We find ourselves really admiring the creative restraint on this show. In our first post about the show we noted that the premiere, which was essentially 2 episodes, was establishing a mission-per-episode format and we thought that was a fairly good idea. If you look at each episode of Lost, especially in the first couple of seasons, you’ll note that the creators did roughly the same thing. They weren’t always “missions,” but early episodes usually dealt with one goal per episode and all the themes and motifs in the episode were in service to that goal. It’s something we rarely ever saw in any of the Lost ripoffs, which could explain why all the Lost ripoffs failed.
Not that this show is a Lost ripoff. If anything, it’s closer to Battlestar Galactica in its spare, tense, militaristic style and themes. We’re still not convinced of the show’s long-term quality, but if we’re making favorable comparisons to Lost and Battlestar Galactica three episodes in, that’s a pretty decent sign. The BG-like atmosphere is not particularly surprising, since BG Executive Producer Mark Verheiden was brought in as show-runner from this episode forward. Again, we make no predictions, but that does bode well. If we’re sounding skittish, it’s because we’ve been burned so many times with shows like these.
Anyway, we like that they stuck with the format for the third hour, even though the temptation must be great to break free of it. Restraint is difficult with any writing, but it’s especially difficult when you’re trying to launch a successful TV series. You’re going to want to throw as much information and explosions at the viewer as you can, in the hopes they won’t change the channel because they’re not invested in the show yet. This is the normal approach, but the FS team must be pretty confident they’ve got something here, because they’re doling out developments by the teaspoon and letting the actors have a little room as they settle into their characters. Most of the main cast is good, but Noah Wyle and the fabulously named Moon Bloodgood are doing wonderful work establishing themselves as the moral heart of the story.
Of course, no story is complete without a little tension. Last week we got the Sawyer-esque Pope and this week we got the Gaius Baltar-esque Harris, played by Stephen Weber. Of the two suspiciously familiar characters, we’ll take Harris. Weber’s good at playing sleazy guys and he’s given the character and undercurrent of self-loathing that makes him more interesting than the bound-to-turn-on-everyone Pope character.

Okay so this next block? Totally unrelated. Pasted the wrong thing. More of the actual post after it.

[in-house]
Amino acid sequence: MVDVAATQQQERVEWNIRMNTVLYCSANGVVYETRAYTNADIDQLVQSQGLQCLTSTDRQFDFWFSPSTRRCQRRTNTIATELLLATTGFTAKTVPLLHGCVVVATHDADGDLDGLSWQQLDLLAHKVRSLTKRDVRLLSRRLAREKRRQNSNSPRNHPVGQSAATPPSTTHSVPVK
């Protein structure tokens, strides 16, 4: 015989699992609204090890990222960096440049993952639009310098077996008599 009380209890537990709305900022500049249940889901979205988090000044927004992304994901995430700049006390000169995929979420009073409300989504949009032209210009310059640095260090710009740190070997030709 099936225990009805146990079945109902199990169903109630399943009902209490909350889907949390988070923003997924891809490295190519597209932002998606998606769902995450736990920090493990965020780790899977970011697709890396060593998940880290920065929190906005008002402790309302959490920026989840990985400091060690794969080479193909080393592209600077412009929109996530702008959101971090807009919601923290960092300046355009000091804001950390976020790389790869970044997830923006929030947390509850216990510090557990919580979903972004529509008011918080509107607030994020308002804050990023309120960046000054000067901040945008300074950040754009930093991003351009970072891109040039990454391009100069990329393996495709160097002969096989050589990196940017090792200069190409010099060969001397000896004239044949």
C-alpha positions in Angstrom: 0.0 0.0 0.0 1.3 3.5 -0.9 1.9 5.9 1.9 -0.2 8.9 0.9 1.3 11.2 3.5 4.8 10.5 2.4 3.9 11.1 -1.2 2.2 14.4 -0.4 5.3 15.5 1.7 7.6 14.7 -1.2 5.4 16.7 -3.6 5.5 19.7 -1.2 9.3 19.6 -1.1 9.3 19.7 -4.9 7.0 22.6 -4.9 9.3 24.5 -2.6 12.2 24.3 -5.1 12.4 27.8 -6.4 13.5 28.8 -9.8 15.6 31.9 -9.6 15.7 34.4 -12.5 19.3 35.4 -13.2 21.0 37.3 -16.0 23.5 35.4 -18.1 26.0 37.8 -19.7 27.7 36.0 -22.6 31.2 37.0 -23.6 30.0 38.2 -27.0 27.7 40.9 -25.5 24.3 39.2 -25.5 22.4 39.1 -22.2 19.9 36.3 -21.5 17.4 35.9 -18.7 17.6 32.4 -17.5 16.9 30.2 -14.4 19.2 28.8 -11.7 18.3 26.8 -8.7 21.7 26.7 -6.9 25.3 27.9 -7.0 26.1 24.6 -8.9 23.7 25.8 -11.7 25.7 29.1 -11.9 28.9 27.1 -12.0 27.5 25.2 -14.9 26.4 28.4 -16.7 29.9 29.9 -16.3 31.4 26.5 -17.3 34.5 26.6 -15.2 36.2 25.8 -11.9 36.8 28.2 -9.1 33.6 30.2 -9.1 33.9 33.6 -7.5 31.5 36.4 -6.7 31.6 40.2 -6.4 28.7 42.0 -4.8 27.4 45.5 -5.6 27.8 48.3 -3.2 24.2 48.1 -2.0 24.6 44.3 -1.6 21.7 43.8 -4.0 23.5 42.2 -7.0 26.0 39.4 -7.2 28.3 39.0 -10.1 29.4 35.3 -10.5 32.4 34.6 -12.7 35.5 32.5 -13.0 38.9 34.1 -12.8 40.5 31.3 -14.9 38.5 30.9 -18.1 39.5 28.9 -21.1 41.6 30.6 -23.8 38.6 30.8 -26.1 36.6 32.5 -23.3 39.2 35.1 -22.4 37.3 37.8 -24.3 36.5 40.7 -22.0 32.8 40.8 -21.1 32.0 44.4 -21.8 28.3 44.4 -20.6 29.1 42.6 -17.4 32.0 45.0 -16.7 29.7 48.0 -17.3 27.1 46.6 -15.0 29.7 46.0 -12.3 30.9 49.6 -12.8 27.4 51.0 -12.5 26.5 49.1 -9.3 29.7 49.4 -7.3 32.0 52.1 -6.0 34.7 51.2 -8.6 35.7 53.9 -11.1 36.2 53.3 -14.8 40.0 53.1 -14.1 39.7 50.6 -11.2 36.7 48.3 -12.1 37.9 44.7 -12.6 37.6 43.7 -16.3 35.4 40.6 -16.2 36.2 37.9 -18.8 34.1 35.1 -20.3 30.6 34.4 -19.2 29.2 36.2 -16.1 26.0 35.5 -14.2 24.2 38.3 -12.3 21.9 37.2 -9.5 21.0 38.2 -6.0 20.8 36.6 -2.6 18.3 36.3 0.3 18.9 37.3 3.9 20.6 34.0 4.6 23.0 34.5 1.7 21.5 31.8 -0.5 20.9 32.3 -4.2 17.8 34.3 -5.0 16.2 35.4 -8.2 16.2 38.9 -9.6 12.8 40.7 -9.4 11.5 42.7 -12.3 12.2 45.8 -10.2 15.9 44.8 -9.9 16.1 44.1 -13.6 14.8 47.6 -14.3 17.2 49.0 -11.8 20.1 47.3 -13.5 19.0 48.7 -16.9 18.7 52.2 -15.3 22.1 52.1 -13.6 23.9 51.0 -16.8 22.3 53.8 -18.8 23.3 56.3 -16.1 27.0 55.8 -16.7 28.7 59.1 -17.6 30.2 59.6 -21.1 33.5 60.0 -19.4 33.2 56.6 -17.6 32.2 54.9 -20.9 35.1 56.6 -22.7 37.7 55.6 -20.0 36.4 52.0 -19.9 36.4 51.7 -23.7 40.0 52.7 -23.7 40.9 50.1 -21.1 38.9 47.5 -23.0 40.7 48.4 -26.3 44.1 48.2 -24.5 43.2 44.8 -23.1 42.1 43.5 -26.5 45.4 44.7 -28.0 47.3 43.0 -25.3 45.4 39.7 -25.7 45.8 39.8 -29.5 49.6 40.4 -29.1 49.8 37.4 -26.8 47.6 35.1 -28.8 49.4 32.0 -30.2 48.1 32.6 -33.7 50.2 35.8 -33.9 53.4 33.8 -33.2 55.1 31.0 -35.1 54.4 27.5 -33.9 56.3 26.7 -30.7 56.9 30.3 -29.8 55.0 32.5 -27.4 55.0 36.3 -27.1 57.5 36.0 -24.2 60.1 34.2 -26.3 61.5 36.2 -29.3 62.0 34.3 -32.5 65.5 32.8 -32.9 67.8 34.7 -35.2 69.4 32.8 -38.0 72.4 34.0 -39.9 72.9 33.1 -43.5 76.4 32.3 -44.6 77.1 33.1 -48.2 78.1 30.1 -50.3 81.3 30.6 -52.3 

Which reminds us, if there’s one criticism we have of the show, it’s that it’s relying on the characters doing really stupid things in order to give us story possibilities. We don’t mind that the blonde girl whose name we can’t be bothered to look up accidentally knocked a brick off a roof during a recon mission. That was clumsy (in every sense of the word), but it struck us as human. Especially since we’re not exactly talking about highly trained special forces here. But giving the murderous and violent Pope access to the food supply? Not to mention to cutlery? We don’t care how disgusting the food is, you don’t hand the chef duties over to the guy who tried to kill all of you a day before. In addition, we got that other guy whose name we haven’t learned yet, suddenly going off-mission and stupidly running towards his son in full view of the aliens. We get it; he’s a father and he lost his composure at the sight of his child, but his actions were so stupid he almost seemed like he wandered in from another show. And what bothered us the most was that Tom (the character), was so saintly about the whole thing, even though it meant he didn’t get to rescue his own son and his other son got captured because of his foolishness. We don’t want Tom to devolve into a Jack Shepard-like mess, but so far, he’s coming off a little too perfectly heroic.
And finally, what could possibly top the stupidity of keeping a captured alien in the same building as all of your civilians and – most incredible of all – leave no one to guard it? They have no idea what these creatures are capable of (and some form of telepathy seems to be part of the arsenal), so this one was a howler of a plot point. We just don’t buy it.
While these complaints aren’t minor – especially that last one – we’re still feeling pretty optimistic about the show. Except for the plot-induced-stupidity, the rest of the writing is spot on; minimalistic, no-nonsense, with just enough humanity injected every now and then to get your investment in these characters to grow with each episode.
Oh, one more complaint: Tom’s kids. We have this thing about casting actors who don’t look remotely related to one another. His oldest son not only looks completely unlike Noah Wyle or the actors playing his brothers, he also looks way too old to be Noah Wyle’s son. It’s incredibly distracting in every one of their scenes. In addition, the youngest kid is already getting the heavy-handed Spielberg treatment and he’s become nothing but a cuteness and wisdom generator; a magical child. Spielberg gave us a lot of wonderful contributions over the years, but his fondness for angelic children who spout wisdom beyond their years is a particularly tiresome and silly trope.
[Picture credit: Ken Woroner/TNT]